“However, what this book and some of these articles achieve (whether they want to or not), is to sanitize and trivialize a decade of mayhem. Mugabe the “champion of mass justice” asserted that the redistribution of land in Zimbabwe would serve to redress the wrongs of colonial injustice. Yet, it was conducted in a way that appears to make a mockery of the very notions it supposedly espoused–those of justice, equity and freedom.”

    I am not sure as to whether you have read Scoones et al’s work, or that by Cousins, Cliffe, and others, or the Journal of Peasant Studies’ special issue, etc. However, what most of these scholars seek to accomplish is to depose of the simplistic readings that revolve around the condemnation of Mugabe’s regime because of its despotic notions, and to detach the conversation about land reform from . For instance, the premise of Scoones et al’s 2010 book is that rural smallholder farmers have succeeded DESPITE the government, not due to it. However, they note that access to land was a crucial factor in this.

    Nowhere does the book attempt to simplify, or justify, the sociopolitical and economic mayhem that ensued over the period of Mugabe’s FTLRP, nor does it attempt to accredit the success of smallholder farmers within the area studies carried out by the researchers to the ZANU-PF or Mugabe. It does not seek to prop up the regime, nor justify the process of FTLRP, but shed light on the positive changes that have resulted for a significant number of those who obtained land.

    Needless to say, the matter is much more complicated than it has been portrayed in international media, and in this article. Claiming that such accounts seek to sanitize Mugabe’s regime is ill-founded, at least in the case of Scoones et al’s book. Zimbabwe’s–or Kenya’s, Botswana’s, or South Africa’s–land politics are inherently complex and contentious. Your portrayal of the matter within this post oversimplifies and generalizes this discussion, and hence does not serve the matter well in my opinion.

    For instance, your claims about the issues borne out of the land reform appear to suggest issues within Zimbabwe were not rampant prior to land reform, which is an equally problematic assertion. Much of this depends on the context within which one reads into the claims or assertions of another. Again, I do not believe that these authors are seeking to accredit Mugabe’s regime, but attempt to illustrate the positive effects of landownership for rural smallholder farmers. Now, you may contend that it is impossible to detach such changes from their macroeconomic context, but a number of these farmers prospered via the creation of cooperatives and other innovations rather than aid from government extension workers.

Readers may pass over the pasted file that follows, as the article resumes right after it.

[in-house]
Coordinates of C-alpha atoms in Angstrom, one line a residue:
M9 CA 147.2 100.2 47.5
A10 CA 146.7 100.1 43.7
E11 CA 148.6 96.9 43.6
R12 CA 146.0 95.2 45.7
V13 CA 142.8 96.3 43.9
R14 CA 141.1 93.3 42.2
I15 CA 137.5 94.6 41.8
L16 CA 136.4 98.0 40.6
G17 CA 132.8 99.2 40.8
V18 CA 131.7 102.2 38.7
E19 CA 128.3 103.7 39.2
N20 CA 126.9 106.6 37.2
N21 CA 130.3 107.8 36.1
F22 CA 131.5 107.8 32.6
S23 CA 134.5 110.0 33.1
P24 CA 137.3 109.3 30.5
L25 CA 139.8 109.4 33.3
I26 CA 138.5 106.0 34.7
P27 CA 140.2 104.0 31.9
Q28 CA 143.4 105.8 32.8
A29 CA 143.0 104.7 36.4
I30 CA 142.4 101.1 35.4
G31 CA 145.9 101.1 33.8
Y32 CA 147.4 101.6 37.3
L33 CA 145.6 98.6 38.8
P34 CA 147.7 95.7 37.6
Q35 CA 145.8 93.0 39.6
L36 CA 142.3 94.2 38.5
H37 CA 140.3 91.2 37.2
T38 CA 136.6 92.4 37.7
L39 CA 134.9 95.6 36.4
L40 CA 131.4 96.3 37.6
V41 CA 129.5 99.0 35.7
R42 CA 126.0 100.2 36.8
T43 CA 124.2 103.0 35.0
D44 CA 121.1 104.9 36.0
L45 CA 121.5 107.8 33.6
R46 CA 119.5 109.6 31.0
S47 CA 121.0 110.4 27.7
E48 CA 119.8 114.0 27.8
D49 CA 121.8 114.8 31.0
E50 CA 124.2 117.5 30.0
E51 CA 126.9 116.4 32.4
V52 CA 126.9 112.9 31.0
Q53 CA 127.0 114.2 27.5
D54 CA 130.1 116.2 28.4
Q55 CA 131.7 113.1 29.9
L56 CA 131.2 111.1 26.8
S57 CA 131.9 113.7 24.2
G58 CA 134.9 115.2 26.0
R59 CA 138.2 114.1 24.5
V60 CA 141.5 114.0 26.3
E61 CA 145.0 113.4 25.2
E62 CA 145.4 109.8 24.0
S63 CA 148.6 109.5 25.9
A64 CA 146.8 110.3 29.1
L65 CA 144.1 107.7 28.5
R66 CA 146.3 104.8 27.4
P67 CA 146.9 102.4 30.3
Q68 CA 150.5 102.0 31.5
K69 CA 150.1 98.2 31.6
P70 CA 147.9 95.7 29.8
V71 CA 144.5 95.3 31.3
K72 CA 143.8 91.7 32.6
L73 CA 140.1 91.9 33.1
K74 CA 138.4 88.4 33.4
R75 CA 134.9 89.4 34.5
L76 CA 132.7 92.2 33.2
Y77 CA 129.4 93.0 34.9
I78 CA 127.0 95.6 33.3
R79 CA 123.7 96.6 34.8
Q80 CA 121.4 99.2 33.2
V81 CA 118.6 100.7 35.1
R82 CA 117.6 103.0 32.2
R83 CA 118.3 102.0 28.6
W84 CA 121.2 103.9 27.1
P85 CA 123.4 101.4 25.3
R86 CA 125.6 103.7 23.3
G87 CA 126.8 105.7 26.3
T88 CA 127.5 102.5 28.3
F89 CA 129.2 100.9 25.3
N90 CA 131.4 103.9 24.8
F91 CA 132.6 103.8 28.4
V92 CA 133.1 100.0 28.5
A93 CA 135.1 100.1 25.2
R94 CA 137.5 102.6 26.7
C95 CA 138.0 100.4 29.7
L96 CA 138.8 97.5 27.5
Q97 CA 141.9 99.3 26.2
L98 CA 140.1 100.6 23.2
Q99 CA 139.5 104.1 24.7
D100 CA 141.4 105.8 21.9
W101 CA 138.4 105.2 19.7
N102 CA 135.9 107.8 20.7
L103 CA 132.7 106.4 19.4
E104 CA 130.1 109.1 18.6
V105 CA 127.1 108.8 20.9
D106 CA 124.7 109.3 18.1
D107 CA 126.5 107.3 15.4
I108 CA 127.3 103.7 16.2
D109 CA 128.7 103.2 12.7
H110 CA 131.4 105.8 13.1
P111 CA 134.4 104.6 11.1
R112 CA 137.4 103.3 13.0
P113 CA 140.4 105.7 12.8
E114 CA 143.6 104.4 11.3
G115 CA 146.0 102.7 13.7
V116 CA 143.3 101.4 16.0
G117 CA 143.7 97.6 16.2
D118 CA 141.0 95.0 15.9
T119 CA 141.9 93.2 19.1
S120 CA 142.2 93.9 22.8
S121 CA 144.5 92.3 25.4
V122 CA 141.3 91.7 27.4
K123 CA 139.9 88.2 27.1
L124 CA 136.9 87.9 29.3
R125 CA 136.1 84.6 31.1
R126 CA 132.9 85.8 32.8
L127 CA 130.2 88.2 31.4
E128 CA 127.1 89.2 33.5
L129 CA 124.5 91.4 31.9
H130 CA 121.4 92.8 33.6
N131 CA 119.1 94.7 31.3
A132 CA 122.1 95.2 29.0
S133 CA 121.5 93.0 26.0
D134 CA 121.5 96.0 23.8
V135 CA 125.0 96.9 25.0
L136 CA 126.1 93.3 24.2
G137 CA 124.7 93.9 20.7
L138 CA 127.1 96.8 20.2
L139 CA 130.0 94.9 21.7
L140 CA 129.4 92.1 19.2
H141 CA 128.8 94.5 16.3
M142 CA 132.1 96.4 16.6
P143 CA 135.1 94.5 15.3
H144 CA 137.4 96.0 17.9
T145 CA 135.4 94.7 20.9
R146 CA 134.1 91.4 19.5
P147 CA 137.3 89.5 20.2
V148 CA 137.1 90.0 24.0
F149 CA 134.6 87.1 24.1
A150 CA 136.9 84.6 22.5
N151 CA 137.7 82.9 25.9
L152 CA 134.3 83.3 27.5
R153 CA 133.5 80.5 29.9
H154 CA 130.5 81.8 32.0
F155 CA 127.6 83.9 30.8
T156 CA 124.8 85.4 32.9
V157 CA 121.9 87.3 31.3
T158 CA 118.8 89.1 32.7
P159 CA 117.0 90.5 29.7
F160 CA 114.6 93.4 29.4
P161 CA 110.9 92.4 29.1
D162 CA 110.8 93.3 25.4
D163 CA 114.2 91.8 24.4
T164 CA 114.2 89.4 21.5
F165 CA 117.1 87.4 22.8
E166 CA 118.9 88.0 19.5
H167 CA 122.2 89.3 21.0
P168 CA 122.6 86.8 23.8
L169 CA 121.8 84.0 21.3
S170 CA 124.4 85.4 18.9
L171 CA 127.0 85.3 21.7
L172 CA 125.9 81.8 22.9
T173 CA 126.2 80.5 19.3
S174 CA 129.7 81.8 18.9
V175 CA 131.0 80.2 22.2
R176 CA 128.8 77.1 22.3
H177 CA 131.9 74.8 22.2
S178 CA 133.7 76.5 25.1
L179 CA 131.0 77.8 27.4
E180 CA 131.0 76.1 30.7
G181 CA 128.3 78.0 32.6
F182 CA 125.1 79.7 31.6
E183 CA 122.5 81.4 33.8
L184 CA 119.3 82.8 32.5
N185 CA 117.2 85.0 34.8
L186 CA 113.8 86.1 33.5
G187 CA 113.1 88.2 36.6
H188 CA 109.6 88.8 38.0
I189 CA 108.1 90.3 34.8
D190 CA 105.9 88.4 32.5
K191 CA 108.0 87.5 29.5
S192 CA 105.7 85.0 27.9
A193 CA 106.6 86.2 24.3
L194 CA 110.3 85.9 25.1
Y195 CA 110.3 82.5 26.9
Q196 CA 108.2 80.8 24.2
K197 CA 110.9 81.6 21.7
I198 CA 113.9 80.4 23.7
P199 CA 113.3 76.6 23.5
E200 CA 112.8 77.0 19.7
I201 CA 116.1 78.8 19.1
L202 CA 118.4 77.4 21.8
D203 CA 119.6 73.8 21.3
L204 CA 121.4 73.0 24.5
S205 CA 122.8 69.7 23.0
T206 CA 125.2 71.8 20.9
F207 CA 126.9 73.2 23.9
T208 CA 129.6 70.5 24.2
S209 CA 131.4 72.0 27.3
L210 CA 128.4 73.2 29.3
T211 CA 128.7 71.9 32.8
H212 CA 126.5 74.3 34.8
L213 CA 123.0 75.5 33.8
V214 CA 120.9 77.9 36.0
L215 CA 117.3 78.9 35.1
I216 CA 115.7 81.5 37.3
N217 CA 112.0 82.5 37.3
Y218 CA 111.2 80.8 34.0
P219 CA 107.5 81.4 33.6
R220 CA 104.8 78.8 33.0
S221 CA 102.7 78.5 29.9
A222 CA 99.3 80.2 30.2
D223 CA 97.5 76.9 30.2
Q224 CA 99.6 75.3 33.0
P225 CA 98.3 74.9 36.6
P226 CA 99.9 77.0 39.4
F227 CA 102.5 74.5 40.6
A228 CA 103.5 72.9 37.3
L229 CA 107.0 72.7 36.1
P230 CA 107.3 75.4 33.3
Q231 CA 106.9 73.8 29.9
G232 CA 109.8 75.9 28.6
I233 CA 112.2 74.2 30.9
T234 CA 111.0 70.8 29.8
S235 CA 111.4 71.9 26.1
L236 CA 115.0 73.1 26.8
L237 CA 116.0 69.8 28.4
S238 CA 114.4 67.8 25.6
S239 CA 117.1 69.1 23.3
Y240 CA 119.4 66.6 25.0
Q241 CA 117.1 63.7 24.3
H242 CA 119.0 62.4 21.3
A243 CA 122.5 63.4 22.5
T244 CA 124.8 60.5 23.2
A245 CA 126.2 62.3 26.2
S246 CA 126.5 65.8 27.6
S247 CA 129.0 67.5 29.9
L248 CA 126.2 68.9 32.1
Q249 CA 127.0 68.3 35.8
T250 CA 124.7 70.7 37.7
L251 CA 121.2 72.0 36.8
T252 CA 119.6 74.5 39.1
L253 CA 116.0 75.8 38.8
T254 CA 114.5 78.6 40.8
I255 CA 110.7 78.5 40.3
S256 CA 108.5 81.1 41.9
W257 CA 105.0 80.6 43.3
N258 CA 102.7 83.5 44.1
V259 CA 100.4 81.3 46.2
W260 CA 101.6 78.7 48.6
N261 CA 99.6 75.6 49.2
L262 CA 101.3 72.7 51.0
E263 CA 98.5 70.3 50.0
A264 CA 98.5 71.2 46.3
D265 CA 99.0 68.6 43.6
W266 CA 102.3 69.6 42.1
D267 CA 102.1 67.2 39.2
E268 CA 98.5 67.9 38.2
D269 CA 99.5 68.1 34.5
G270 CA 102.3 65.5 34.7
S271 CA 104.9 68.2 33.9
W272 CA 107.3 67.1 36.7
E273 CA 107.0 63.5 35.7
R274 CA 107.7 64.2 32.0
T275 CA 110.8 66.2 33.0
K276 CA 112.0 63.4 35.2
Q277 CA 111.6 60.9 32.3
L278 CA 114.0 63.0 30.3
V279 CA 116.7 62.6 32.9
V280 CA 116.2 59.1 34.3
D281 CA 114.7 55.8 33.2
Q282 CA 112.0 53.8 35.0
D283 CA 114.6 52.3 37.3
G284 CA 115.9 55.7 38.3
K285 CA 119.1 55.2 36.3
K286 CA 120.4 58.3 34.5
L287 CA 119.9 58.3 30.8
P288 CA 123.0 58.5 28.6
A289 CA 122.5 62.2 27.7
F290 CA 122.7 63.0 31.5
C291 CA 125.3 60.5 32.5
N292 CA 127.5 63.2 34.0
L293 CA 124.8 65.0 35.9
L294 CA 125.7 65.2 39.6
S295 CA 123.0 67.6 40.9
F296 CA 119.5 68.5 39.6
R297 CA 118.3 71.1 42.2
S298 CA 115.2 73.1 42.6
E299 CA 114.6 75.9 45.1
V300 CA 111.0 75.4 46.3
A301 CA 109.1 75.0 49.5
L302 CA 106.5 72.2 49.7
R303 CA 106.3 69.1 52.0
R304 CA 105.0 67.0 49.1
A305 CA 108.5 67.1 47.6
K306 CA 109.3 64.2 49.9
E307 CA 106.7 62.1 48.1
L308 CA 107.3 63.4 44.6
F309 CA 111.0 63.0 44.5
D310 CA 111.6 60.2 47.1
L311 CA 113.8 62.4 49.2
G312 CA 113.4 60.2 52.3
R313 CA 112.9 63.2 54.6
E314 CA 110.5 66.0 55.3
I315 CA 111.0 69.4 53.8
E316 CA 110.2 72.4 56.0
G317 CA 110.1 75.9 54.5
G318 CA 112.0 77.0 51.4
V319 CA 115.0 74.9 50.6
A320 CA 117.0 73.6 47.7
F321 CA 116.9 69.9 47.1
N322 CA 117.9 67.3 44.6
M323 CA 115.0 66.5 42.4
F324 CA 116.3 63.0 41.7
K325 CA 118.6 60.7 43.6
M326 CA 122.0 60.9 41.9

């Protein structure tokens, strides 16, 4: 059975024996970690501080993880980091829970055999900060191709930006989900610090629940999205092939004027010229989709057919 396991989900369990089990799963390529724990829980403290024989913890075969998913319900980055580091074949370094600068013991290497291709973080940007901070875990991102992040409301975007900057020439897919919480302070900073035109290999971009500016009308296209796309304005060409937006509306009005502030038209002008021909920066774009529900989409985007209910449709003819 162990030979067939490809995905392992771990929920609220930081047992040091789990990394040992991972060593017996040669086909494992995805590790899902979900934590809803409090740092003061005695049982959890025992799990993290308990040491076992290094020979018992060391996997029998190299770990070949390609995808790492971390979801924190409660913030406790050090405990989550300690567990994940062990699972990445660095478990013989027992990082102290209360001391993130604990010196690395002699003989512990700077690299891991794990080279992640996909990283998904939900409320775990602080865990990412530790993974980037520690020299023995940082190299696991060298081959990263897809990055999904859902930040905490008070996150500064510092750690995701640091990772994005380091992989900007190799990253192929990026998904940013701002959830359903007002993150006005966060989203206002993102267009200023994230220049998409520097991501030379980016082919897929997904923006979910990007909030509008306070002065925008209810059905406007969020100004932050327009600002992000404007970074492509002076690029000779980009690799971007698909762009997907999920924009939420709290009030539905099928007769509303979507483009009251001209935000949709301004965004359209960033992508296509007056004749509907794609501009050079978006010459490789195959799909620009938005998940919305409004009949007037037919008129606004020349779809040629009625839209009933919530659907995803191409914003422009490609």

Also, speculative questions such as “at what cost” could equally be leveled regarding the maintenance of previous highly unequal and exploitative systems derived from the colonial system or the impact of sanctions and embargoes leveled at the regime, but disproportionately impacting those whose livelihoods were most insecure to begin with. What are the costs of such political statements, for instance? Positives derived from empirical academic studies do not deserve to be merely discarded as attempts at sanitizing Mugabe’s despotic rule, but can prove informative for those seeking to change the situation for those most in need. In fact, the politicization of such publications could serve to further impact those most insecure and disadvantaged.